To settle privacy vs security debate, tech companies need to ensure trust: Microsoft CEO Satya Nadella
Microsoft CEO Satya Nadella’s book, Hit Refresh, releases on Tuesday.
Microsoft CEO Satya Nadella feels eroding customer trust due to confusing data privacy laws can spell disaster for the technology industry, calling for stronger safeguards to users.
In his new book titled Hit Refresh, which will be released on Tuesday, the India-born CEO of the $577-billion tech giant says governments around the world are increasingly acting unilaterally over the issue.
Recent data protection debates across the globe have pitted digital privacy rights supporters against concerns of public safety and national security.
"The ultimate solution to the privacy-versus-security dilemma is to ensure trust on all sides... Customers must trust that we will protect their privacy, but we must be transparent about the legal conditions in which we won't," Nadella says.
"As tech companies, we have to design trust into everything we do. But policymakers also have an important role. Trust is not only dependent on our technology but also the legal framework that governs it."
In India, the Supreme Court recently ruled that individual privacy is a fundamental right, a verdict that will impact the way technology companies handle personal data.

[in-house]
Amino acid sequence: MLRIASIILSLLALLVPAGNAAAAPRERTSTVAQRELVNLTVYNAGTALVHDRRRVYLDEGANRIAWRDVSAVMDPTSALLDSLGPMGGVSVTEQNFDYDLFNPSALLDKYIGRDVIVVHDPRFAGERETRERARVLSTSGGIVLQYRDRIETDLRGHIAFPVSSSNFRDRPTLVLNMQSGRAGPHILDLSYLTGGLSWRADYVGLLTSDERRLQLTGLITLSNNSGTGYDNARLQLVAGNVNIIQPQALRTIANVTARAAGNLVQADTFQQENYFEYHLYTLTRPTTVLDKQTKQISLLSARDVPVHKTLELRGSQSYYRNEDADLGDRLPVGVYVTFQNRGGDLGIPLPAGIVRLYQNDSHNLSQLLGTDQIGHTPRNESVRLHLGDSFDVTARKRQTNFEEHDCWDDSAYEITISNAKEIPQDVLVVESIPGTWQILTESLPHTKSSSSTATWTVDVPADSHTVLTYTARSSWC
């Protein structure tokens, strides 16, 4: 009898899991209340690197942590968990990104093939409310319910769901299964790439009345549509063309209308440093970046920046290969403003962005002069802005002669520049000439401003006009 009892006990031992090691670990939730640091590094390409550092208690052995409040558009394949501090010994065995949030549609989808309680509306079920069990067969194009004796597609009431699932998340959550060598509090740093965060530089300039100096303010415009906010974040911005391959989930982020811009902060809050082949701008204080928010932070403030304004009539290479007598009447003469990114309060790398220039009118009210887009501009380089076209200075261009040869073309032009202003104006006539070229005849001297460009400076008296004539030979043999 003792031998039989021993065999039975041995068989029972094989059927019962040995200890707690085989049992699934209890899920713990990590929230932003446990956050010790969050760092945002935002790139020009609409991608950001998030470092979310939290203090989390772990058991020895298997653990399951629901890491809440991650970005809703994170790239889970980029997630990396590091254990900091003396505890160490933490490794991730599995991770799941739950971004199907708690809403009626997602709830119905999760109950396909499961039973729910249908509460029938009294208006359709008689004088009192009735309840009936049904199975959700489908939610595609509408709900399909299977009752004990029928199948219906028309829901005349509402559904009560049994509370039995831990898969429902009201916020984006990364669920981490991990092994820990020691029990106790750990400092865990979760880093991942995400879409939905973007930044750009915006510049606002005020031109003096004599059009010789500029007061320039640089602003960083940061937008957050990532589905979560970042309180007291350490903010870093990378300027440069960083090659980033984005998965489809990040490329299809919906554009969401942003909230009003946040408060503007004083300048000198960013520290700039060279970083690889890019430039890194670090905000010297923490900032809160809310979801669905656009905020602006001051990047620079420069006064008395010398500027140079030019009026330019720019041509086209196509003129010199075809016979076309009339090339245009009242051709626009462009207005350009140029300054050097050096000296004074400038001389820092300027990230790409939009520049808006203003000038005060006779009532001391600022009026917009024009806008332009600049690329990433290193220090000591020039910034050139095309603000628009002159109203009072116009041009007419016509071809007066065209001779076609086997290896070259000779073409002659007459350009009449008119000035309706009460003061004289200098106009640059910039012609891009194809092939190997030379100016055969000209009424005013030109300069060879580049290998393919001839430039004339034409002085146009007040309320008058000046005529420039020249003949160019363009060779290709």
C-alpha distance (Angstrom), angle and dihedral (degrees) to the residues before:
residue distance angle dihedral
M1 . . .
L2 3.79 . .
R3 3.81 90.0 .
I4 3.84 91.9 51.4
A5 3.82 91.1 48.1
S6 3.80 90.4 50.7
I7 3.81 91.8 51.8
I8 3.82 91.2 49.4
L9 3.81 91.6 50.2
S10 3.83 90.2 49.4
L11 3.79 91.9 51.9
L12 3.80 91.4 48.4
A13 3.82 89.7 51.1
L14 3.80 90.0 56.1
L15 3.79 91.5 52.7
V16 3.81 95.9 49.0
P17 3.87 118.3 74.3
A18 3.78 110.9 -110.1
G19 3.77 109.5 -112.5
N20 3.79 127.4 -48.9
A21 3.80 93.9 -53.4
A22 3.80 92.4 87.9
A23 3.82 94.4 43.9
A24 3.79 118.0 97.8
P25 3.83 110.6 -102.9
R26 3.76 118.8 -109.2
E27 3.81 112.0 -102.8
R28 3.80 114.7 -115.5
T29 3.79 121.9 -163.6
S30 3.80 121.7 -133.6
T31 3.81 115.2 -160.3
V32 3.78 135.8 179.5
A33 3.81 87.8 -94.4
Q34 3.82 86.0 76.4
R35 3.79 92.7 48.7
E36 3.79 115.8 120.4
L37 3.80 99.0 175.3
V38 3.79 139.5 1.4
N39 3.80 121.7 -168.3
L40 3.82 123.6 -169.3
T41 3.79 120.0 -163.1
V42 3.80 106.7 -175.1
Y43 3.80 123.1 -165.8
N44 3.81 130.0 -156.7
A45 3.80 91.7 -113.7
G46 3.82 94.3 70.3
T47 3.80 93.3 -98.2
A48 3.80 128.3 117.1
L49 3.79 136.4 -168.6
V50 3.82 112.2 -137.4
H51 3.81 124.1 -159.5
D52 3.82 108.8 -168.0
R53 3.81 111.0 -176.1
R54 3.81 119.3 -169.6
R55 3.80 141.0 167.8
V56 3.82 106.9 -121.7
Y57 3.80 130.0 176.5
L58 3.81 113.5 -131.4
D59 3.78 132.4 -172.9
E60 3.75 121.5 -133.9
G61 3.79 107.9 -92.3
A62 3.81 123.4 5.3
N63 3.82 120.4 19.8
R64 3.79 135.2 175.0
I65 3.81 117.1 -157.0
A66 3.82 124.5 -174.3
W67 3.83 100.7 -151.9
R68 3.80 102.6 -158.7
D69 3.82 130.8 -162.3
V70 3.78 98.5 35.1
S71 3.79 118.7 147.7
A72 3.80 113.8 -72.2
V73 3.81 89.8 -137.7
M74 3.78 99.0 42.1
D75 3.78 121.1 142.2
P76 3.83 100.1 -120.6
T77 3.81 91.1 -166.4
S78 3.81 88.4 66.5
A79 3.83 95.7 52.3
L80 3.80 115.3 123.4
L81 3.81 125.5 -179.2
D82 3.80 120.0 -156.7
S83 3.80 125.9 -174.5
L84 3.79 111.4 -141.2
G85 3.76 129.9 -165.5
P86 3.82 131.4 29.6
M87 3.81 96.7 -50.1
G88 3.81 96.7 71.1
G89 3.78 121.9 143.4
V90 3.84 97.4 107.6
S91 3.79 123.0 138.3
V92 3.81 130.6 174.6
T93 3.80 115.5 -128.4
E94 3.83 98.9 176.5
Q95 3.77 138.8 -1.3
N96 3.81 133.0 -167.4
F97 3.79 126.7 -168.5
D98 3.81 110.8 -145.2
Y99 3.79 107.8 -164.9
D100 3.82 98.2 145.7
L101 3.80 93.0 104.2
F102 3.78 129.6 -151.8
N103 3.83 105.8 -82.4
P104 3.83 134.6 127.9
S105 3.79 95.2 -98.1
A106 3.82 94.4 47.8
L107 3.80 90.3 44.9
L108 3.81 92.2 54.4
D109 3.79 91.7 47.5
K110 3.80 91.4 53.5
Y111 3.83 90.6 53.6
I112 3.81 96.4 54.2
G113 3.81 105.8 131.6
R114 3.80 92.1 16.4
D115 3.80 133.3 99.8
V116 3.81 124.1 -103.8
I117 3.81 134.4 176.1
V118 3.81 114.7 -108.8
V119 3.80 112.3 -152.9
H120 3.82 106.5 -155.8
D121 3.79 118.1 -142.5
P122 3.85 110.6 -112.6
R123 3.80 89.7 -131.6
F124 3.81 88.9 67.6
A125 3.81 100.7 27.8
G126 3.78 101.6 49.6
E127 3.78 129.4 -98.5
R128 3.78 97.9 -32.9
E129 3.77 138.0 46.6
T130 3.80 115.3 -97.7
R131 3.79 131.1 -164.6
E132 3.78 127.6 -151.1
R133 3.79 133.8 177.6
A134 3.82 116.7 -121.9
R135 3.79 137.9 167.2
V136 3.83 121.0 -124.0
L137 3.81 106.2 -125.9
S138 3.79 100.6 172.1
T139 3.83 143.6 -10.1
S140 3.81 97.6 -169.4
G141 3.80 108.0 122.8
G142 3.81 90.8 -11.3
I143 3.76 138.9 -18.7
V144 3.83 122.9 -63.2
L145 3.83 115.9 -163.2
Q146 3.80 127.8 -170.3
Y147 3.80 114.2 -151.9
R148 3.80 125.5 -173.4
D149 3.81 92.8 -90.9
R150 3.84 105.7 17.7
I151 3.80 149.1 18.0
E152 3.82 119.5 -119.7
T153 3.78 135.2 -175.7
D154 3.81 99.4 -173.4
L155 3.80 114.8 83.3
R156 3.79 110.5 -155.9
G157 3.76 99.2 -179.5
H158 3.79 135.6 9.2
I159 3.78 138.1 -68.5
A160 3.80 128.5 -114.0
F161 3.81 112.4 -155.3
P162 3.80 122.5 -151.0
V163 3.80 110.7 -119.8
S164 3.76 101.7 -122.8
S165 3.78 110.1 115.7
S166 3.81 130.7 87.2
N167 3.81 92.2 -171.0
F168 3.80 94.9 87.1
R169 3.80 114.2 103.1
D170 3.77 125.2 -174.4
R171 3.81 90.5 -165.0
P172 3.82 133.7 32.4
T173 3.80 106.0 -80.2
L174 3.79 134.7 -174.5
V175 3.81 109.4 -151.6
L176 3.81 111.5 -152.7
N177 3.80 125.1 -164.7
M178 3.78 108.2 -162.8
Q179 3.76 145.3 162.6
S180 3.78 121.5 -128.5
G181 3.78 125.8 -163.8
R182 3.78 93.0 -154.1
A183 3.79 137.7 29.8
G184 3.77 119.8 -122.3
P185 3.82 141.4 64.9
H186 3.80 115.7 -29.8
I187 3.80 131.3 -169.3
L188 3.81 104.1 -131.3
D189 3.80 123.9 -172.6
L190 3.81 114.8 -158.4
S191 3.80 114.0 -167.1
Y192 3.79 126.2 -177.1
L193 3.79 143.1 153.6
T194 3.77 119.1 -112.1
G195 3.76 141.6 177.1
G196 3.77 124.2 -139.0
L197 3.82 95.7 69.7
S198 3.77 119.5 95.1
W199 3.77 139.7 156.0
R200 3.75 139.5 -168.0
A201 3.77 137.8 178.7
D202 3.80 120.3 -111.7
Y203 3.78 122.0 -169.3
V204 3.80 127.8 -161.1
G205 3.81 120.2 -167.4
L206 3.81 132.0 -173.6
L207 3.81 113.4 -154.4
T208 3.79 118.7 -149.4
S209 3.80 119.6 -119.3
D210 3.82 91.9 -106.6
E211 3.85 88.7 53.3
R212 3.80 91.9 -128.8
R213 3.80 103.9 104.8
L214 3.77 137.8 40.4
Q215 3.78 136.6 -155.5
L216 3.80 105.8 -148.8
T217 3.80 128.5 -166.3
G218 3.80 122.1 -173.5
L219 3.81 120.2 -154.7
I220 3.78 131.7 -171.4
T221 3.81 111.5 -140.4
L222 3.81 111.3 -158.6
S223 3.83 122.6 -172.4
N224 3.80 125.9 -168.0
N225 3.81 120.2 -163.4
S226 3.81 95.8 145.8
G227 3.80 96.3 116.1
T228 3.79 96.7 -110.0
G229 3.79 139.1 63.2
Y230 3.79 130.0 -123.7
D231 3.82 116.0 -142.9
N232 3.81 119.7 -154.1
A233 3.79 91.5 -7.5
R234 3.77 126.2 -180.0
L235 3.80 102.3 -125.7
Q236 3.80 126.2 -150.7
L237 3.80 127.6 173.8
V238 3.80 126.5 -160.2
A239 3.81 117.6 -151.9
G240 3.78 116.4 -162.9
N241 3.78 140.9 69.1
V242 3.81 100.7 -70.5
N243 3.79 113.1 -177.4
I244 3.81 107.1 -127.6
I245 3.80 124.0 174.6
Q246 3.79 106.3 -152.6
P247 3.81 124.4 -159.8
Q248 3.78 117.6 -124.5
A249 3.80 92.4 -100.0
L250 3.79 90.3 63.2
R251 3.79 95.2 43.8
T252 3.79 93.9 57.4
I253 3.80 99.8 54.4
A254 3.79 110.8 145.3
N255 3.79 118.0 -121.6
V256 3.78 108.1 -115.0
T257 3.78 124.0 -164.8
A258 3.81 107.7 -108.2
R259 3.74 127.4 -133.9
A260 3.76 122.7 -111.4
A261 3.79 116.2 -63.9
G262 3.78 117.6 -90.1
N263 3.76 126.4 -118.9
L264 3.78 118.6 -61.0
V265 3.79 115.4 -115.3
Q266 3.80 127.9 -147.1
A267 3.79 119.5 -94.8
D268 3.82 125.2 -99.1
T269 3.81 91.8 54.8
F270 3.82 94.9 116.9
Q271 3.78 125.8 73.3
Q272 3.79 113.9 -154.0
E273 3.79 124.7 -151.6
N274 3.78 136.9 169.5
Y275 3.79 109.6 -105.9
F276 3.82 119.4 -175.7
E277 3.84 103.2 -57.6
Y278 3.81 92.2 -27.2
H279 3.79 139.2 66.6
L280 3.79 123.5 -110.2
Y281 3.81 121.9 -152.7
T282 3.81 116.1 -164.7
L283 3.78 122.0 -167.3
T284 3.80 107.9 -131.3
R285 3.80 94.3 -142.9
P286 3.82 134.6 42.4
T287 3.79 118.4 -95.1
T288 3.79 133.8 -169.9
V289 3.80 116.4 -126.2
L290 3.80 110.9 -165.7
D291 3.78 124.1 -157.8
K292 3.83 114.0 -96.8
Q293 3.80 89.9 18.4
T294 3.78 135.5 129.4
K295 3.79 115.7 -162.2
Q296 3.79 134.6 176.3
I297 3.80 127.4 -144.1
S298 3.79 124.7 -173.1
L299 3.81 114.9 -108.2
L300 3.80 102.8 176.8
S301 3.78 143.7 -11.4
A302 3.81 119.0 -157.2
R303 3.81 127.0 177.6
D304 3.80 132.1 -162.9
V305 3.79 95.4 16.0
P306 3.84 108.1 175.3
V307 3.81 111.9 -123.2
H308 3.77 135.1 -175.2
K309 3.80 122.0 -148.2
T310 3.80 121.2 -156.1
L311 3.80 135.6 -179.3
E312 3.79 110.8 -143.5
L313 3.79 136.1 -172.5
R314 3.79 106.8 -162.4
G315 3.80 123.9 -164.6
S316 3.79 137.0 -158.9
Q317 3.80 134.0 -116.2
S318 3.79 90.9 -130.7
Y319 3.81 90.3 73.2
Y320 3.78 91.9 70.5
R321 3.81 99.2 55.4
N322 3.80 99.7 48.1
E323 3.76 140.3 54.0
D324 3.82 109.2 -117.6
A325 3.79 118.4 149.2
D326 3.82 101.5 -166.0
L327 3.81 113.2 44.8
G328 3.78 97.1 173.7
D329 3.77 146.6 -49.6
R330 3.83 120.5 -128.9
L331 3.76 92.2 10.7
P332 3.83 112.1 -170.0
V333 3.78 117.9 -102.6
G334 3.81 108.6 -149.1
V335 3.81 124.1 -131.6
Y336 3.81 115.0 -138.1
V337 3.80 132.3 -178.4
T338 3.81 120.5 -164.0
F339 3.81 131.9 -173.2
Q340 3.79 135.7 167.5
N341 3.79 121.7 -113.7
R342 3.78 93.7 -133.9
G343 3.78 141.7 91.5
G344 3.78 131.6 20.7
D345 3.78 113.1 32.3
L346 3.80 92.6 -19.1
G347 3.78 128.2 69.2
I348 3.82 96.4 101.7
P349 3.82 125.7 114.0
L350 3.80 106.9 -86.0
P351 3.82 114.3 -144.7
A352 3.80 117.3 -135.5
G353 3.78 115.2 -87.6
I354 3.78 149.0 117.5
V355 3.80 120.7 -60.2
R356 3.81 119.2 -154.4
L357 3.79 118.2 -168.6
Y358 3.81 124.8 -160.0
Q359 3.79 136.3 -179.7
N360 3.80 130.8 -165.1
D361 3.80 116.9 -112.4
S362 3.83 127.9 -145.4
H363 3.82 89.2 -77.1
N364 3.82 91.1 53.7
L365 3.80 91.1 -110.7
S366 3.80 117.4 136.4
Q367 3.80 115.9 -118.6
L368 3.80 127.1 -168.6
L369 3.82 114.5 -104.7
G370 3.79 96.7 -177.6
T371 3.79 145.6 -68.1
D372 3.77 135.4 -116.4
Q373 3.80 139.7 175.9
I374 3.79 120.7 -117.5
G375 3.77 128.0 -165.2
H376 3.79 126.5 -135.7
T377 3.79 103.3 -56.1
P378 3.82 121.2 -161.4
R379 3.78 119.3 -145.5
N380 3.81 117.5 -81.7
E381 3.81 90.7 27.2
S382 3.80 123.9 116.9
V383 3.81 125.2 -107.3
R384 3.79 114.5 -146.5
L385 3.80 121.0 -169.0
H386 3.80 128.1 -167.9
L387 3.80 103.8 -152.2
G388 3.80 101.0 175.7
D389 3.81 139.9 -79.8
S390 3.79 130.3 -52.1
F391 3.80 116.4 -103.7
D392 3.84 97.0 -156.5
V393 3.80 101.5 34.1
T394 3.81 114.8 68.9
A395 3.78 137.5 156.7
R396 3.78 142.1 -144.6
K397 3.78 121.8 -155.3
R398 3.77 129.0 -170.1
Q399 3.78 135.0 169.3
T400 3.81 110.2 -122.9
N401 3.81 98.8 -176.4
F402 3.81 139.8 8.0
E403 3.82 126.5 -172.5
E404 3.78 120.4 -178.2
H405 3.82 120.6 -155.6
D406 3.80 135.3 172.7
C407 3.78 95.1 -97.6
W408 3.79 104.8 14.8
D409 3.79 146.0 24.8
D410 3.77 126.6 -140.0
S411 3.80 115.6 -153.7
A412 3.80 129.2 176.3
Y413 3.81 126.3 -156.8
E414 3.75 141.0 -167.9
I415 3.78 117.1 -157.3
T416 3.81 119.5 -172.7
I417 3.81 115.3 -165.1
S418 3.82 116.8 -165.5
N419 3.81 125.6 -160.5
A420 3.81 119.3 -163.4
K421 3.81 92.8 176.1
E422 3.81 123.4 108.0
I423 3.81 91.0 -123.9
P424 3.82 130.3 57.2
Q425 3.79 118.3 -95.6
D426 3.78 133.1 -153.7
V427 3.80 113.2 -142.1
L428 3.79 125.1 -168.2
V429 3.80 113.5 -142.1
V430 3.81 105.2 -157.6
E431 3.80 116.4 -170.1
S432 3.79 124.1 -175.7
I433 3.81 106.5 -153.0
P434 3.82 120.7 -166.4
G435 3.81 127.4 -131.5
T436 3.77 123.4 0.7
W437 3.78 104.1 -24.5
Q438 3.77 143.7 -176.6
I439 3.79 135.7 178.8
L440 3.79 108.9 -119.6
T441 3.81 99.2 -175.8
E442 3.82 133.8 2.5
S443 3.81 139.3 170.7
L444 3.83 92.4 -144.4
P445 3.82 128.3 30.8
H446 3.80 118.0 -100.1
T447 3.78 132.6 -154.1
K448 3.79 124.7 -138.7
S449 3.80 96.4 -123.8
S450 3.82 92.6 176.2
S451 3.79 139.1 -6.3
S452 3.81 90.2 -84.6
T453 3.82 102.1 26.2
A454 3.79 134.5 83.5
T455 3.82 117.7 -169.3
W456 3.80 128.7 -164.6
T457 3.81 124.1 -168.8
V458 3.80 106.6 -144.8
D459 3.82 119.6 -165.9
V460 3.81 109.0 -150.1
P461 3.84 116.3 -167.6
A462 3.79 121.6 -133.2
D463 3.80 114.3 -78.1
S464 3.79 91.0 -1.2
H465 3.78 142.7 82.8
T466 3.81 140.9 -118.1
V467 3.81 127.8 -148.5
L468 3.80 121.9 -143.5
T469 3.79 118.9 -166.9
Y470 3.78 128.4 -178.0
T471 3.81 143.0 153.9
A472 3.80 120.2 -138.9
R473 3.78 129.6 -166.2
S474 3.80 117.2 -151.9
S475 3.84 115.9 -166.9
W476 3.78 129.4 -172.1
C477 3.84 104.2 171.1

"A principled, transparent, and efficient framework must be developed to govern requests for digital evidence across jurisdictions, and countries should ensure that their own laws respect that framework," Nadella adds, proposing strategies to increase users' trust in the age of digital transformation.
"Free speech, privacy, security, and sovereignty are timeless, nonnegotiable values." He argues that governments have an obligation to protect citizens' fundamental privacy rights.
In the book, the Microsoft CEO talks about his love for cricket and how technology quickly became his next passion. It tells the story of cultural change and reinvention at Microsoft after Nadella took the helm in 2014.
About whether mixed reality, artificial intelligence, and quantum computing will dominate the tech world by 2050, or a new breakthrough will emerge, Nadella writes: "Anyone who says they can accurately predict the future trajectory of tech is not to be trusted."
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